USAAF 8th & 9th Air Forces - the Roger Freeman collection, Elwyn Guido "Eager El" RIGHETTI, 55th Fighter Group

.. a few highlights from the Roger Freeman Collection of photographs. The Imperial War Museum acquired the collection in 2012 and began to make it available online in earlier this year with the release of 5,000 images. The remainder of the images will be released in batches as the cataloging is completed. The Roger Freeman Collection consists of approximately 15,000 prints and slides assembled by Roger Freeman (1928–2005), aviation historian and East Anglian native. These images can be used by enthusiasts in a "non-commercial educational context" ...

".. Freeman was a farmer’s son who lived close to Boxted airfield in Essex, used by the United States Eighth Air Force during the Second World War. His teenage enthusiasm for the airfield developed into a life-long interest, and he published many highly respected books on the US Air Forces in Britain, whilst making his living as a farmer. He collected images from veterans and official sources, identified and sorted them. The majority of these images are black and white but a significant proportion of them are in colour. The colour photographs in particular offer a fresh view of Second World War military life..."

P-51D-10-NA (serial number 44-14783) of Andrew W. "Andy" FULLER (ex-486th BG) of the 3rd Scouting Force. The green and yellow chequered pattern on the nose, denotes that the 3rd Scouting Force was attached to the 55th Fighter Group. This aircraft was badly damaged in a midair collision with a Flying Fortress on 13 April 1945 Photo : Roger Freeman Collection (FRE 5485)

Below; James COPE, Flight Surgeon of the 352nd Fighter Squadron, 353rd Fighter Group, at the crash site of an Airspeed AS.10 Oxford (FRE 349).

  The United States Army Air Force units used 137 different Oxfords on loan from the Royal Air Force. Mostly used as general-purpose communications aircraft in the United Kingdom from June 1942 they were also used for Beam Approach Training.

B-24J-145-CO (serial number 44-40101) named "TUBARAO" of the 855th Bomb Squadron, 491st Bomb Group, used as a flight assembly ship. (FRE 6860)

Another B-24 Assembly ship - - B-24D-1-CO (serial number 41-23667) of the 93rd Bomb Group was used as a flight assembly ship  (FRE 780)

B-26B-55-MA (s/n 42-96165) named "Big Hairy Bird" of the 599th Bomb Squadron, 397th Bomb Group, 9th Air Force, in flight on 1st of December 1944

P-51D-20-NA (serial number 44-72203), nicknamed "Sweet and Lovely", of the 78th Fighter Group, Duxford. The aircraft was piloted by Thomas V. THAIN and was later transfered to the Italian Air Force as MM 4240

A shark mouth Lockheed F-5 named "The Florida Gator" of the 22nd Photographic Squadron, 7th Photographic Reconnaissance Group at Mount Farm Photo : Roger Freeman Collection (FRE 5394)

P-51D-20-NA (serial number 44-63209) of the 84th Fighter Squadron, 78th Fighter Group, nicknamed "Sherman was Right !". The phrase derived from a speech in which General William T. Sherman (commander of a Union Army in the American Civil War) said: "There is many a boy here who looks on war as all glory but, boys, war is all hell." The pilot in front of it is Frank E. OILER (one victory). This aircraft was lost in 1945 with its pilot Louis R. HEREFORD (KIA) Photos : Roger Freeman Collection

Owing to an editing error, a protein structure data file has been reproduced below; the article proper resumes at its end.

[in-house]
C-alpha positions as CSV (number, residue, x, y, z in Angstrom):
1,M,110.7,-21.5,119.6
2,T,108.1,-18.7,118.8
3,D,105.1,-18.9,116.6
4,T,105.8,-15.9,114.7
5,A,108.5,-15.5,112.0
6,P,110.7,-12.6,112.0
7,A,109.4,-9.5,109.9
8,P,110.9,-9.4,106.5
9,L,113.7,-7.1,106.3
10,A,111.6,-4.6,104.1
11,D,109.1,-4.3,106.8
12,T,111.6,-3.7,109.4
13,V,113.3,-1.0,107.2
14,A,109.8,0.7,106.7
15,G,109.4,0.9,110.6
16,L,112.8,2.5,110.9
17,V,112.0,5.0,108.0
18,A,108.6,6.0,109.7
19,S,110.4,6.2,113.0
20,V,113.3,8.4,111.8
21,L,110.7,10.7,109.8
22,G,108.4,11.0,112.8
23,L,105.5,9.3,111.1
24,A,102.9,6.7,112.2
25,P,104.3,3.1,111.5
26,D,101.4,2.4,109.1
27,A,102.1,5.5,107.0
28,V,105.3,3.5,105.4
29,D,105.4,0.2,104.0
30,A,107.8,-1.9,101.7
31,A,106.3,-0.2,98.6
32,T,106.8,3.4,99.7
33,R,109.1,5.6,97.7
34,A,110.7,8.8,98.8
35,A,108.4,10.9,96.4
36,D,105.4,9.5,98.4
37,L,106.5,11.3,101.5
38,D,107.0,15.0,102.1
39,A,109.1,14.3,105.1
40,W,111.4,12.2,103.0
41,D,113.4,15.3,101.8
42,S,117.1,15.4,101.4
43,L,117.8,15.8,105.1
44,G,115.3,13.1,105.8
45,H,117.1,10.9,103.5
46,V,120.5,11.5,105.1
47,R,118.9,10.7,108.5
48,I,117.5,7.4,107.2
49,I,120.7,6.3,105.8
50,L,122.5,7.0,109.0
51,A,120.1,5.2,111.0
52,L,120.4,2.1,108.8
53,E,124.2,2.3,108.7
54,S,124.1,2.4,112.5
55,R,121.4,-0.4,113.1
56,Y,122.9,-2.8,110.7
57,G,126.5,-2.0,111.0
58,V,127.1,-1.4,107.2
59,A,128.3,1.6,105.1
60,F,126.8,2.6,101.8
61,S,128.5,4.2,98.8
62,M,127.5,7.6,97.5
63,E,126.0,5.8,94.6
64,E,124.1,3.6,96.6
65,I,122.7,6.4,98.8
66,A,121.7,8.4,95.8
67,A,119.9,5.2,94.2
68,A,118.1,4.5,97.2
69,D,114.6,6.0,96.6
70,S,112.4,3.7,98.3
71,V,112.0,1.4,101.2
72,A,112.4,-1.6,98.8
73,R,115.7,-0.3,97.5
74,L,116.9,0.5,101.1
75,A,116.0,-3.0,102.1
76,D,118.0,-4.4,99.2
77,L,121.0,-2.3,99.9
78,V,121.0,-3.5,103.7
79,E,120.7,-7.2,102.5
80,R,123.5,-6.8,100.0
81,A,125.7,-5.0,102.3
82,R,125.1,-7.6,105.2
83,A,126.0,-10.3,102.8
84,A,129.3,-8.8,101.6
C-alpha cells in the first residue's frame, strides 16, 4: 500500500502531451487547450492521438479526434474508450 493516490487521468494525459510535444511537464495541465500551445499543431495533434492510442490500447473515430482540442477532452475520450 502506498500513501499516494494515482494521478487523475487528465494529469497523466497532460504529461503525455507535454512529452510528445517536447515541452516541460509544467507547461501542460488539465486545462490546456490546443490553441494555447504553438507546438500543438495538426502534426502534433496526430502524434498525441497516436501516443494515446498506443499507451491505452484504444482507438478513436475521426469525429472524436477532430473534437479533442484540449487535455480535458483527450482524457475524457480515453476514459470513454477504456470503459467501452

A Mosquito P.R.XVI of the 654th Bomb Squadron, 25th Bomb Group flies over the countryside Photo : Roger Freeman Collection (FRE 603)

Jack S. JENKINS, the CO of the 55th Fighter Group, sits in cockpit of his Lightning at Nuthampstead air base in October 1943. Jack Jenkins was credited with the first Lightning victory in the 8th Air Force. He added one more confirmed, one probable and one damaged before he was shot down and taken as POW on 10 April 1944. Roger Freeman Collection (FRE 145)

Above; P-38H-10 (s/n 42-67074)  "Texas Ranger", assigned to the CO of the 55th Fighter Group, Jack S. JENKINS. Jack Jenkins was shot down and taken as POW on 10 April 1944 while flying a P-38J (s/n 42-67825) named "TEXAS RANGER IV". His score consisted of 2 confirmed victories, one probable and one damaged. USAAF photos via Sundin artwork :

Ground crew and a pilot of the 356th Fighter Group admire a Dornier 17 painted below the cockpit of a Thunderbolt, although it is quite unlikely they ever met this type in combat (FRE 465)

Elwyn Guido "Eager El" RIGHETTI, the CO of the 55th Fighter Group,  with his P-51D-20 (s/n 44-72227) named "KATYDID". Elwyn Righetti was the 8th AF's "King of the Strafers" with 27 aircraft destroyed on the ground and 8 more damaged. While strafing Riesa-Canitz airfield (near Dresden) he was downed by flak on 17 April 1945 in this machine. Although he was able to carry out a forced landing, he never came back...

Personnel of the 359th Fighter Group work on the engine of a P-51D-5-NT (s/n 44-11348) named "Oh Nurse!" at East Wretham Photo : T. P. Smith via Char Baldridge; Roger Freeman Collection (FRE 539)

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A visit to the Bristol Aeroplane Co. Filton - pre-war colour film footage

A visit to the Bristol Aeroplane Co. Filton, just prior to the outbreak of WWII. Bristol's chief Test pilot Capt. C.F. Uwin...